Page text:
21 June 2019

The trouble with tech regulation

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It’s cool to hate tech companies these days. From the Home Secretary’s description of the internet as a “hunting ground for monsters” to Labour Deputy Leader Tom Watson’s call to break up tech giants, our politicians have their eyes on the whizz kids.

Even more regulation is on the horizon: the Government’s Online Harms White paper proposes creating a new state online speech censorship bureau; the EU’s new Copyright Directive will require swathes of content to be blocked; and GDPR has already cost small businesses billions.

Strangling the internet in red tape will mean crushing startups and dismantling Britain’s liberal freedoms.

We should be taking an optimistic tone towards online technologies that are making our lives better, creating communities and contributing to Britain’s economy to the tune of £170bn a year. Internet companies alone are estimated to be responsible for 400,000 jobs and 80,000 businesses, and are growing twice as fast as the rest of the economy in recent years.

The Adam Smith Institute’s new report, ‘Safeguarding Progress: The risks of internet regulation’, which I am the co-author of alongside Sam Dumitriu and Philip Salter of The Entrepreneurs Network, argues the case for ‘permissionless innovation’ to be put at the heart of the government’s approach to dealing with the digital economy.

Permissionless innovation means allowing entrepreneurs to experiment with new business models and technologies and only intervening when there are clear, demonstrable harms to the public. It is the opposite of the precautionary approach of the EU that seeks to regulate away potential harms before the arrival of an evidence base. The United States’ culture of permissionless innovation helps explain why a global top 500 company is ten times more likely to set up in the go-getting USA than in over-regulated Europe.

Inspired by the work of Adam Thierer of the Mercatus Centre at George Mason University, we have developed Five Principles for Permissionless Innovation:

  1. Identify and remove barriers to entry and innovation;
  2. Protect freedom of speech and entrepreneurship by retaining immunities for intermediaries from liability;
  3. Rely on existing legal solutions, the common law, and competitive pressures to solve problems;
  4. Push for industry self-regulation and best practices;
  5. Adopt targeted, limited legal measures for truly hard problems based on evidence.

In ‘Safeguarding Progress’ we discuss two issues that threaten permissionless innovation: the undermining of liability exemptions for platform intermediates and growing red tape that creates barriers to entry for start-ups.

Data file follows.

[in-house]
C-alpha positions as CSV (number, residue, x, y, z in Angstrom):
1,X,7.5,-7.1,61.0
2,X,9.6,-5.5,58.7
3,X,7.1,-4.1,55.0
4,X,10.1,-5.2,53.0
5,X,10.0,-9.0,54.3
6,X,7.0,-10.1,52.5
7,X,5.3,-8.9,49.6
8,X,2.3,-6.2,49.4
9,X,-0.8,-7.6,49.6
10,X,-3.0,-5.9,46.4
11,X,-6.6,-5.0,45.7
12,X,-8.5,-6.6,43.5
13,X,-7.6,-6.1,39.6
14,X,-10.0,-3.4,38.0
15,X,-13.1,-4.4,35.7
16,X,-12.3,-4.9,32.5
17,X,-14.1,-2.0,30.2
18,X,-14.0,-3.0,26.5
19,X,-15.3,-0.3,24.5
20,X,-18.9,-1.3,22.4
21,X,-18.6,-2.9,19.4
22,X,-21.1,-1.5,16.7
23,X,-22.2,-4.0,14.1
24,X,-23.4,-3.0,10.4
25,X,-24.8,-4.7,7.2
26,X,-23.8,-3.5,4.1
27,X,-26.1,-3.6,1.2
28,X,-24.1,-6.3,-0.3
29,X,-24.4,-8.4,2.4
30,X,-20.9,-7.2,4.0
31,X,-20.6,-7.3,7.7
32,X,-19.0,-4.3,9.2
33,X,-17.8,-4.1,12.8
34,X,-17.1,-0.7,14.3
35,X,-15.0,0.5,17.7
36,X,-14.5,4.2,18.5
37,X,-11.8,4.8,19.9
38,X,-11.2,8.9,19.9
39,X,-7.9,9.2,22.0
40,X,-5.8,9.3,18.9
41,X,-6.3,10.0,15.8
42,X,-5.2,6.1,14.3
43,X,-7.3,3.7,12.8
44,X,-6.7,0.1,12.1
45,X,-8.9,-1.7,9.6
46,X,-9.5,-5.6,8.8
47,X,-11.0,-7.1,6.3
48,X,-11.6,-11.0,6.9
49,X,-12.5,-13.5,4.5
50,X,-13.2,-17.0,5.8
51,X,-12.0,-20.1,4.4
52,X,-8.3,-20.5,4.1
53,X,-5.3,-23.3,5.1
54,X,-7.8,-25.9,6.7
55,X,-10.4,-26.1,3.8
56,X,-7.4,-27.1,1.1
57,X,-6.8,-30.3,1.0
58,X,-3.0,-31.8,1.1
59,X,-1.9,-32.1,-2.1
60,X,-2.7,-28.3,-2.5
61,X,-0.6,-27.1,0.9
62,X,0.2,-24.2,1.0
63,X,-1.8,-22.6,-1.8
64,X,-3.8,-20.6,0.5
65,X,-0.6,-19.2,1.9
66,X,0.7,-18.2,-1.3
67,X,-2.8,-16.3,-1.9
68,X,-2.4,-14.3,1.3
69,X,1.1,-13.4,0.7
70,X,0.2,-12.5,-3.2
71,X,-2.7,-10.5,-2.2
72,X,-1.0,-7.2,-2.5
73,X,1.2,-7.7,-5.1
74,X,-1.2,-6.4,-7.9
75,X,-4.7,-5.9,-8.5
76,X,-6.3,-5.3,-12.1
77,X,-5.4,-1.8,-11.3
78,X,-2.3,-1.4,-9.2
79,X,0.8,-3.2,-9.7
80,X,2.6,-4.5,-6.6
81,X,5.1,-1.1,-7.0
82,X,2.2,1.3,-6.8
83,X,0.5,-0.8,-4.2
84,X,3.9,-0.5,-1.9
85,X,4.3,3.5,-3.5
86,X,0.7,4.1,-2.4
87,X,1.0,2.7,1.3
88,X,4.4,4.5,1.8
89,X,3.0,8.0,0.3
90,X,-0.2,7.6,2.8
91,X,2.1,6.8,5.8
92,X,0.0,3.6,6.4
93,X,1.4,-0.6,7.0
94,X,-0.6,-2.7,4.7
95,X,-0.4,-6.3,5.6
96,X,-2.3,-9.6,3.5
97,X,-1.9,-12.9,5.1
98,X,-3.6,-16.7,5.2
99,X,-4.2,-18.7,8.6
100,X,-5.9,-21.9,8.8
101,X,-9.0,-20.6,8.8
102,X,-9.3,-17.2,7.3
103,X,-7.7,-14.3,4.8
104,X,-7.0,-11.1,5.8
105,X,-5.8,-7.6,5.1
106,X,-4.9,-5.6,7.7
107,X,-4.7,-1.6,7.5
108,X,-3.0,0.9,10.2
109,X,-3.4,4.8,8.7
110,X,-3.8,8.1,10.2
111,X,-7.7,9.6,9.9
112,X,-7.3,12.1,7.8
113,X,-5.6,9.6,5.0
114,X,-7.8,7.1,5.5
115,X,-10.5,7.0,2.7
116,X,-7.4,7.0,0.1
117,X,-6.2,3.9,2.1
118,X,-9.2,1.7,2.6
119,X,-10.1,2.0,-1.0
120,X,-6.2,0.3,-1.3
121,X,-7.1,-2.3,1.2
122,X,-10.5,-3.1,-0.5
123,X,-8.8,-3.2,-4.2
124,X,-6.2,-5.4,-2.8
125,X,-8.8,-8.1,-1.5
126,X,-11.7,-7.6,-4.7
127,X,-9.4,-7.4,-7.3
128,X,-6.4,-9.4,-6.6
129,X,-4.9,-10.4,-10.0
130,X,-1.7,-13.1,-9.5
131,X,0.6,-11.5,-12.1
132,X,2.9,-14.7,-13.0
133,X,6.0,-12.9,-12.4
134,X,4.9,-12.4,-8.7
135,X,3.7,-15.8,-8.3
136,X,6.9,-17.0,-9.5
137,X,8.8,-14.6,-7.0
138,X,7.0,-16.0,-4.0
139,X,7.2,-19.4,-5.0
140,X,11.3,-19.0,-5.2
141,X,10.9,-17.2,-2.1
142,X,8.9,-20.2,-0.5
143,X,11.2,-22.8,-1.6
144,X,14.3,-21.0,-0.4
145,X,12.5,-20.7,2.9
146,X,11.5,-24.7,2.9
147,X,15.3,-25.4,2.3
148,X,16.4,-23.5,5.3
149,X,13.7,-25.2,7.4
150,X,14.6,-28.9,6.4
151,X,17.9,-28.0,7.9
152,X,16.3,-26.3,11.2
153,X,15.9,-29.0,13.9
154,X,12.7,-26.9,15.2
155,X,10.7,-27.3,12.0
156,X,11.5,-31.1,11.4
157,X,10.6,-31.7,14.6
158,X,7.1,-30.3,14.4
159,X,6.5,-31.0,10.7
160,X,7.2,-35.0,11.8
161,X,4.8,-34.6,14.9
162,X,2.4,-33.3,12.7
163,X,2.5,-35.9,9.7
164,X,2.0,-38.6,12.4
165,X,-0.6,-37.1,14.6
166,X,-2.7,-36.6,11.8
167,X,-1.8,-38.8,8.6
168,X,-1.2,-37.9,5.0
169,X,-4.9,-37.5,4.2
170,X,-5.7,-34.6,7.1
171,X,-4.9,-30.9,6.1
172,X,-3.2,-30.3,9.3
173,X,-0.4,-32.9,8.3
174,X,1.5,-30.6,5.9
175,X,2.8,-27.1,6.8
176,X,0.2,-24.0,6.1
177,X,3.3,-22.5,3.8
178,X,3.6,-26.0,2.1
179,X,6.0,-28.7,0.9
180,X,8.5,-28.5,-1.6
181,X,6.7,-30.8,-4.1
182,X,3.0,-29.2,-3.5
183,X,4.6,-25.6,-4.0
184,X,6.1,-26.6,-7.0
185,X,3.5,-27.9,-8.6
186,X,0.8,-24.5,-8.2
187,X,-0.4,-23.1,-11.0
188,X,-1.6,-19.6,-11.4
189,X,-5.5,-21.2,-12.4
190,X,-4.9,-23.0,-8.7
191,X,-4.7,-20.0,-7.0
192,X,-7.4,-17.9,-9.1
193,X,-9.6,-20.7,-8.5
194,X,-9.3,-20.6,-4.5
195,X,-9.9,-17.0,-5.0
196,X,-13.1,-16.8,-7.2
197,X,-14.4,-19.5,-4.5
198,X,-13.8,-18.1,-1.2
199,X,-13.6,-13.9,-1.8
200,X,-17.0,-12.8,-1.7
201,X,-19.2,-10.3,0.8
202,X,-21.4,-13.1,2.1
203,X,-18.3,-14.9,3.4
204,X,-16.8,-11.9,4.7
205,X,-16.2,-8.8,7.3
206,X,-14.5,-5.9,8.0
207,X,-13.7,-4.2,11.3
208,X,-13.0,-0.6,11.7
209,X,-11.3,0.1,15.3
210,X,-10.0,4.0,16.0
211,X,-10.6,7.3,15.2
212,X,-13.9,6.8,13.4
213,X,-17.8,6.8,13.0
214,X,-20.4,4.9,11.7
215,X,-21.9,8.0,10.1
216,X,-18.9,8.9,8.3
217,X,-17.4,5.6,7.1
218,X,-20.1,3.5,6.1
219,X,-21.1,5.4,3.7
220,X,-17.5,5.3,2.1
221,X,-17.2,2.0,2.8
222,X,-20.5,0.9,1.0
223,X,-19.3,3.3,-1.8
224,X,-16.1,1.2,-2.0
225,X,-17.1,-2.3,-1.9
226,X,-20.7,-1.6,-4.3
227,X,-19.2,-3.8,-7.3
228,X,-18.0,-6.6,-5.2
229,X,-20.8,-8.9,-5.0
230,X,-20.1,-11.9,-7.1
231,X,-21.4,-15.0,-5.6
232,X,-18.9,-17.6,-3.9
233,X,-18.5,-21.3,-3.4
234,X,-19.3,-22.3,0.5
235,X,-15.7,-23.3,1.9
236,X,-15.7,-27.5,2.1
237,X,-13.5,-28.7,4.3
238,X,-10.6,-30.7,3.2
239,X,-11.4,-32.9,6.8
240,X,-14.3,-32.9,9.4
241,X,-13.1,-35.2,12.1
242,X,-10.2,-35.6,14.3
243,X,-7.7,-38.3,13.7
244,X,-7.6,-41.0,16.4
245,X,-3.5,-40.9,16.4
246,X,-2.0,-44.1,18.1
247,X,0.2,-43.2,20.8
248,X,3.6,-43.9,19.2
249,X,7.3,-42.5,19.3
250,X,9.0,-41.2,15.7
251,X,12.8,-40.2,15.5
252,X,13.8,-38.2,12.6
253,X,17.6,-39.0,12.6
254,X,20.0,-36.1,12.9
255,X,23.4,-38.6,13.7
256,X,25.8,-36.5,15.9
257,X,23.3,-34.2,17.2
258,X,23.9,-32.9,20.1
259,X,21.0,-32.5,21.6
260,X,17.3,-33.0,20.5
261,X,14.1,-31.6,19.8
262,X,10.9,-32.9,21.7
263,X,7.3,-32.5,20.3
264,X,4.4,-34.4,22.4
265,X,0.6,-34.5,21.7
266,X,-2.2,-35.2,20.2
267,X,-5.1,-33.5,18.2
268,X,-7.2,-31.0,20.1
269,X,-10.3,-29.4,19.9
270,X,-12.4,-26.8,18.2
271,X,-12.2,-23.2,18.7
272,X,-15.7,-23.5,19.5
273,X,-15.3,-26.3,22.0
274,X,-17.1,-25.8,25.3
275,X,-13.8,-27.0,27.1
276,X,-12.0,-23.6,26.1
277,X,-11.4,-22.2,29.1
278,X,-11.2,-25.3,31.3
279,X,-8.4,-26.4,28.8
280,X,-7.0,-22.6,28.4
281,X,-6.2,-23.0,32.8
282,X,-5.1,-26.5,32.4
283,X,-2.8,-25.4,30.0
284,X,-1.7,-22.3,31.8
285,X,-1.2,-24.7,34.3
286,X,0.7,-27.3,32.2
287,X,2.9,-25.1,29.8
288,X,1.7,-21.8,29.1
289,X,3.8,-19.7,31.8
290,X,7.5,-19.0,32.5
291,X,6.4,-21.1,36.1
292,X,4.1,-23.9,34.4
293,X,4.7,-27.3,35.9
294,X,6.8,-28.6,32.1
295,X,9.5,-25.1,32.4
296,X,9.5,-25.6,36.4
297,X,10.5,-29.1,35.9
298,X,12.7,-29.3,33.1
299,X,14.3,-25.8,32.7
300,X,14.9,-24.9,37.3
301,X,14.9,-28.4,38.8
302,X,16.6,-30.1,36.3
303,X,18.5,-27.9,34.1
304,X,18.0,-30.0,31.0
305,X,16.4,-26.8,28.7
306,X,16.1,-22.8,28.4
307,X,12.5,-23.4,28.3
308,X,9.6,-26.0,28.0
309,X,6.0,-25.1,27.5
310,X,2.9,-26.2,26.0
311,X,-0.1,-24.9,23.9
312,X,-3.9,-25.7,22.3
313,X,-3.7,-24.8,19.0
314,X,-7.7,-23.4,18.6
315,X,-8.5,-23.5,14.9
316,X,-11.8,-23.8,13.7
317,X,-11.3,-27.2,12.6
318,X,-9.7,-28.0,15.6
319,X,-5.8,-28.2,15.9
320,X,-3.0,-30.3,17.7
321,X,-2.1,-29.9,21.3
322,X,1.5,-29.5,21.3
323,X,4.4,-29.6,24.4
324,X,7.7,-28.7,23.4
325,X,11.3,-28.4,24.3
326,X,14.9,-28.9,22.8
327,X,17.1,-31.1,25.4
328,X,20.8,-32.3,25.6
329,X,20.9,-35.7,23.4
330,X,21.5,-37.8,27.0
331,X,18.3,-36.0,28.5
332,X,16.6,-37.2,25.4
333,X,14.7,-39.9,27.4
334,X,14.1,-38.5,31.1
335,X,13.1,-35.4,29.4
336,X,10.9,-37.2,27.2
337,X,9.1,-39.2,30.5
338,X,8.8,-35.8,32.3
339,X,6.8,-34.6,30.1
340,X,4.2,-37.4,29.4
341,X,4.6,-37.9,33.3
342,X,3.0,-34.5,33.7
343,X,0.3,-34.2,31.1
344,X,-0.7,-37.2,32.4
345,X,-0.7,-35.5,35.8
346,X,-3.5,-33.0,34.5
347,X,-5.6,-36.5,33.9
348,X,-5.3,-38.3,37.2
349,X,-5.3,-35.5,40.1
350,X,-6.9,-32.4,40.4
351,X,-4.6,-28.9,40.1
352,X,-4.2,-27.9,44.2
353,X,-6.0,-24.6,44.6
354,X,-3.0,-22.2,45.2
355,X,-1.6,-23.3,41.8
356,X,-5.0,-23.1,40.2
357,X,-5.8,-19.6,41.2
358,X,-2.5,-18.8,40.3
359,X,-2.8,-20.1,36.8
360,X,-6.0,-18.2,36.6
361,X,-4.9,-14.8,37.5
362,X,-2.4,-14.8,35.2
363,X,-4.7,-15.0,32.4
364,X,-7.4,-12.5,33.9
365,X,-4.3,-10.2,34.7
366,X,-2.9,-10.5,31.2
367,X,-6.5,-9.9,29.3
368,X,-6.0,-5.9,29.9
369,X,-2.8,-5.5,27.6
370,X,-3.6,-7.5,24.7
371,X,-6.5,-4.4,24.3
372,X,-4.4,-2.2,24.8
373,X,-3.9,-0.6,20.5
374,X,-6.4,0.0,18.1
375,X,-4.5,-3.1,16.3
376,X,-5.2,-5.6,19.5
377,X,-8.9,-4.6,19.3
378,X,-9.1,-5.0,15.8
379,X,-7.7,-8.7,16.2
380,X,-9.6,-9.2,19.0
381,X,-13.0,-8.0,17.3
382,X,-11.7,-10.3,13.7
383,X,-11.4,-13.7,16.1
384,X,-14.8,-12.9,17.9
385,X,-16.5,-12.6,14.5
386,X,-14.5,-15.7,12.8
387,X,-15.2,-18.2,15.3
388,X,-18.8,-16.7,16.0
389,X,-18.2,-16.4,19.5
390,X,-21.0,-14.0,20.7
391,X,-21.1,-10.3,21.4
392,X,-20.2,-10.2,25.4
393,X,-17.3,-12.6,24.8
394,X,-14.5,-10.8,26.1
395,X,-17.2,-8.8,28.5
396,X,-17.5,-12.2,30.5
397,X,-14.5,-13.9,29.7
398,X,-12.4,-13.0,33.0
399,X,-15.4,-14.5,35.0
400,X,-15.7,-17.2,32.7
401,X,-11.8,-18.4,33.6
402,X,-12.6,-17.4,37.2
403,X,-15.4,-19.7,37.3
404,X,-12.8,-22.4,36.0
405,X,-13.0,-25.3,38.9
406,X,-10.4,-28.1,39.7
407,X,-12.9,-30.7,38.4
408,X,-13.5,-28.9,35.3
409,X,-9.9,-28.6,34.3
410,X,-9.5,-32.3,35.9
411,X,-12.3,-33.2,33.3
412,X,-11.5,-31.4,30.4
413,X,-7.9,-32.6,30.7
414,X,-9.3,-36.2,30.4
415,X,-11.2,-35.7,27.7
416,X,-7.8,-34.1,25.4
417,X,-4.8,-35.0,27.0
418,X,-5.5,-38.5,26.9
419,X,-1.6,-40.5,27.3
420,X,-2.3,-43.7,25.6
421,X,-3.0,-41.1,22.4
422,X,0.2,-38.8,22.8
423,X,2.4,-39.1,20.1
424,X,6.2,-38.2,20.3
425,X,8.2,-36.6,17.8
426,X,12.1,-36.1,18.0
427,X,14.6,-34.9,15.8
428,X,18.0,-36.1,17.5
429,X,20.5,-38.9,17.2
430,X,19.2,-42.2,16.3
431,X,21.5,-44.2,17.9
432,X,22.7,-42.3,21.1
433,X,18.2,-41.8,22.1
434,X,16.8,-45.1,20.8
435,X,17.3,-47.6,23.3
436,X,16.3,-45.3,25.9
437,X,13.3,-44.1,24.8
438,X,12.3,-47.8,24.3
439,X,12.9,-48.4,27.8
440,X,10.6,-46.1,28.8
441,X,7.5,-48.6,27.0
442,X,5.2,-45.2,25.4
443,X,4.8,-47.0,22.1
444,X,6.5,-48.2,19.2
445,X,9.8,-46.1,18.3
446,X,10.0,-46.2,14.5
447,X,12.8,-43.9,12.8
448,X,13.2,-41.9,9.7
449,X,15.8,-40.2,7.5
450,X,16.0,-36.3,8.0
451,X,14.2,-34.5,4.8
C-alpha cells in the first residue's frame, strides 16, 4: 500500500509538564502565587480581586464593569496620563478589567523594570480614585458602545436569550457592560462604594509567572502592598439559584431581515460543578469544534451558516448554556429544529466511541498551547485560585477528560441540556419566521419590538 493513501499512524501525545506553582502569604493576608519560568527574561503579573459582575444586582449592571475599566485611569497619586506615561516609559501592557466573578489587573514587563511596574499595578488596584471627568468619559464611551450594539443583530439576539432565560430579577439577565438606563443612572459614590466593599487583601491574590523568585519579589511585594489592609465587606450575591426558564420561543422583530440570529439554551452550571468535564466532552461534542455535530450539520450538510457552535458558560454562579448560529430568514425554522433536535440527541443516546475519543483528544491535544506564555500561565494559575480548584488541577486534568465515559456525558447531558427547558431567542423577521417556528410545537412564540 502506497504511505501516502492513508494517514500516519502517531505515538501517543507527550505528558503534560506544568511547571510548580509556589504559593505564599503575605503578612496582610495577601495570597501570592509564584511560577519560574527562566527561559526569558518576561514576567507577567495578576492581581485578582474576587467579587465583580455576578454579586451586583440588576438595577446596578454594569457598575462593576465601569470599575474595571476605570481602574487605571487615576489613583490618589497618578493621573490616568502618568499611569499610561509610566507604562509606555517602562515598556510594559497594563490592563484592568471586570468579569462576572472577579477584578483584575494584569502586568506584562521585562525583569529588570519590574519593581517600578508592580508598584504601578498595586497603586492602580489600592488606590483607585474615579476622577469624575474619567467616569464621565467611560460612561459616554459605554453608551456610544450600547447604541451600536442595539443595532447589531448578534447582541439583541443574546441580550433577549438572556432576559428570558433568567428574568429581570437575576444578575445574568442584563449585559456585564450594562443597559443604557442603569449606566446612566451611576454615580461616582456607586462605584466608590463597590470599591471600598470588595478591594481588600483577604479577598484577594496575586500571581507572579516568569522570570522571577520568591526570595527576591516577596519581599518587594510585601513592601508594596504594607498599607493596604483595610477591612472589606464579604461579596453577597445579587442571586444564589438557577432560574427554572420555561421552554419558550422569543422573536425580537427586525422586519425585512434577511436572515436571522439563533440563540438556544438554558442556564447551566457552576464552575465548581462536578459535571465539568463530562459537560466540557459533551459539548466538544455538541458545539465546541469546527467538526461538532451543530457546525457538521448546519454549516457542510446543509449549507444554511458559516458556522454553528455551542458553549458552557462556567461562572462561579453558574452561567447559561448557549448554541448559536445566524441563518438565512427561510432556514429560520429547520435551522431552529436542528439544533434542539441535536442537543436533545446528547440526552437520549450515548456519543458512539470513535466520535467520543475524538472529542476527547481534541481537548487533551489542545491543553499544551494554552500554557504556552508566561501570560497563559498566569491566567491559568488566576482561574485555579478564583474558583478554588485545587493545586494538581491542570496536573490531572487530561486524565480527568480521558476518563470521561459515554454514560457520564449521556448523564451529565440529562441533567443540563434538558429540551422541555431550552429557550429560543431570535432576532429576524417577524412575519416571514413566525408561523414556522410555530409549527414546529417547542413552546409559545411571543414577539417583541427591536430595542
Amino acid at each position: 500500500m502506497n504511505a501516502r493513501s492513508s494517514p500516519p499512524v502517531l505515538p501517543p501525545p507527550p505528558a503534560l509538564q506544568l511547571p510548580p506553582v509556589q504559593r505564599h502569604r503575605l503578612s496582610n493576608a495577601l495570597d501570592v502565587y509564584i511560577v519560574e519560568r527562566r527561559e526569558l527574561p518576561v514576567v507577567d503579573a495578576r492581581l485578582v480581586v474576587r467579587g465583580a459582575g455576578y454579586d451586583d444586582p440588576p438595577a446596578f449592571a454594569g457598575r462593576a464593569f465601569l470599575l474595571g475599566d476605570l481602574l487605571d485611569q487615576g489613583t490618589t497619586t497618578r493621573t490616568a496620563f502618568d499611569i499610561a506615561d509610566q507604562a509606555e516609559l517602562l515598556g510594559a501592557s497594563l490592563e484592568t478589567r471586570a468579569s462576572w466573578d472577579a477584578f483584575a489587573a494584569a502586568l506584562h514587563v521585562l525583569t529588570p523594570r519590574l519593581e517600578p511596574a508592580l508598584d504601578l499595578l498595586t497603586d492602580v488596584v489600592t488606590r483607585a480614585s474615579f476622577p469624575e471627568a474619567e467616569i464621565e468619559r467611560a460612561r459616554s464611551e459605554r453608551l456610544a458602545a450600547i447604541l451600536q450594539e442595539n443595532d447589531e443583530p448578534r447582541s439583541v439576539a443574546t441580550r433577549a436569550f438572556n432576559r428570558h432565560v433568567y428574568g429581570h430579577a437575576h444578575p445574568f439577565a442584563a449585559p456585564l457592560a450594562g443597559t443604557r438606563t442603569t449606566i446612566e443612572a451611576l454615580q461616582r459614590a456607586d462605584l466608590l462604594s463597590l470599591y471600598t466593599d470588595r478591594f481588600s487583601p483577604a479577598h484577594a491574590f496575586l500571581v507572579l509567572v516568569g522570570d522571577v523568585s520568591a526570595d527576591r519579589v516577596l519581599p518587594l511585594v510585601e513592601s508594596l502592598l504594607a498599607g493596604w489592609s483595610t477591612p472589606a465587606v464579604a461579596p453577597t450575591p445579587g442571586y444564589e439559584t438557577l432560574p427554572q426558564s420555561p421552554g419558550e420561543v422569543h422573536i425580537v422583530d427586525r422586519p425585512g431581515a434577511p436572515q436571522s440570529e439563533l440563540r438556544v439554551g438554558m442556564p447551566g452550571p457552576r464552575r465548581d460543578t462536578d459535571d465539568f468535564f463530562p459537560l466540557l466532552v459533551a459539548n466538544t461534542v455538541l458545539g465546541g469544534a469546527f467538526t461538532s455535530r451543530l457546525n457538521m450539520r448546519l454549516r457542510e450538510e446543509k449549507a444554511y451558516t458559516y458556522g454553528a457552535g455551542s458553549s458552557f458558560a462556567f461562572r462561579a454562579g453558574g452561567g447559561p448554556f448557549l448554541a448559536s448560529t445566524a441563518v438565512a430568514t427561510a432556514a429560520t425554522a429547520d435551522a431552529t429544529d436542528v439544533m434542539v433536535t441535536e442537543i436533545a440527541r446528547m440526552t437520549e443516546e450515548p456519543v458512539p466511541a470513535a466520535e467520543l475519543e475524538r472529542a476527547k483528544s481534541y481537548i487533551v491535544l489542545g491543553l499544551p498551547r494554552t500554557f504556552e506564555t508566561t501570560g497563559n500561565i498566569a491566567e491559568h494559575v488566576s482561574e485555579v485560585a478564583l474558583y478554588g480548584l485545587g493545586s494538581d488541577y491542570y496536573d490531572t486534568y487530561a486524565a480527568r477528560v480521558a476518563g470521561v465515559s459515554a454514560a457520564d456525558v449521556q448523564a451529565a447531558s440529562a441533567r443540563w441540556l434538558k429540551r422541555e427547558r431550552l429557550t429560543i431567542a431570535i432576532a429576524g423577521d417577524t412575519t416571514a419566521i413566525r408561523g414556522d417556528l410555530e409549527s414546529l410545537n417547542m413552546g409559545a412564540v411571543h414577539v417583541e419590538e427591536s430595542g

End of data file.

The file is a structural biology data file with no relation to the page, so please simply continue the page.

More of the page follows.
A fundamental building block of the internet is the platform liability exemptions built into the EU’s E-Commerce Directive and Section 230 in the US. These sections mean that online platforms – like Facebook, Twitter and Mumsnet – are treated like libraries rather than as publishers. The companies are not liable for illegal activity of their users much like a library is not responsible for the content of the book on its shelves. In the case of illegal activity, responsibility lies exclusively with the user who posted the content. Platforms must still remove content when they are alerted to its illegality, and do work closely with police and security forces. These exemptions allowed for the development of the internet as we know it, since many sites would not exist if they had to pre-censor all material for fear that it could break the law.

The exemption, however, is being undermined by a broad new array of regulation and policy, including the EU’s codes on hate speech and terrorism content, Germany’s NetzDG law, and the UK Government’s Online Harms White Paper. Threats of fines, jail time and website blocks, like in the White Paper, have perverse, illiberal consequences. They incentivise the platform companies to become excessively censorious in their content moderation, seriously undermining free speech.

The other major threat to the internet are growing regulations that create barriers to entry.

It is a myth that major tech firms do not compete. Facebook, Twitter, Google, Amazon and hundreds of other upstarts compete heavily for user attention. They also compete in sub-markets, like travel search competition between Google, TripAdvisor, Expedia and many others; or online purchases competition between Amazon, Tesco, and ASOS. The high level of competition is indicated by the large amounts continuously invested in R&D; that would not be the case if the market was stagnant and monopolistic.

The view that a company holding a large part of a market segment means they have market power is demonstrably false. For competition authorities to intervene you must show consumer harm in the form of using a market position to excessively charge consumers. But if Facebook or Google began charging for their service they would lose most of their users.

But new red tape, such as the GDPR, is threatening competition. This is because regulations are disproportionately costly to startups and small- to-medium-sized enterprises that have fewer resources for compliance. Startups do not have armies of moderators or the capacity to develop complex AI systems. They are hit hard by new red tape. Eighty-one per cent of tech investors agreed that ‘policy and/or legislation in order to target specific companies (i.e. global giants) could lead to poor outcomes that inadvertently hurt or hinder tech startups’. They are right.

The challenge for the next Prime Minister will be to keep the internet open and free, and articulate a vision for an optimistic, forward looking culture of permissionless innovation.

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Matthew Lesh is the head of research at the Adam Smith Institute.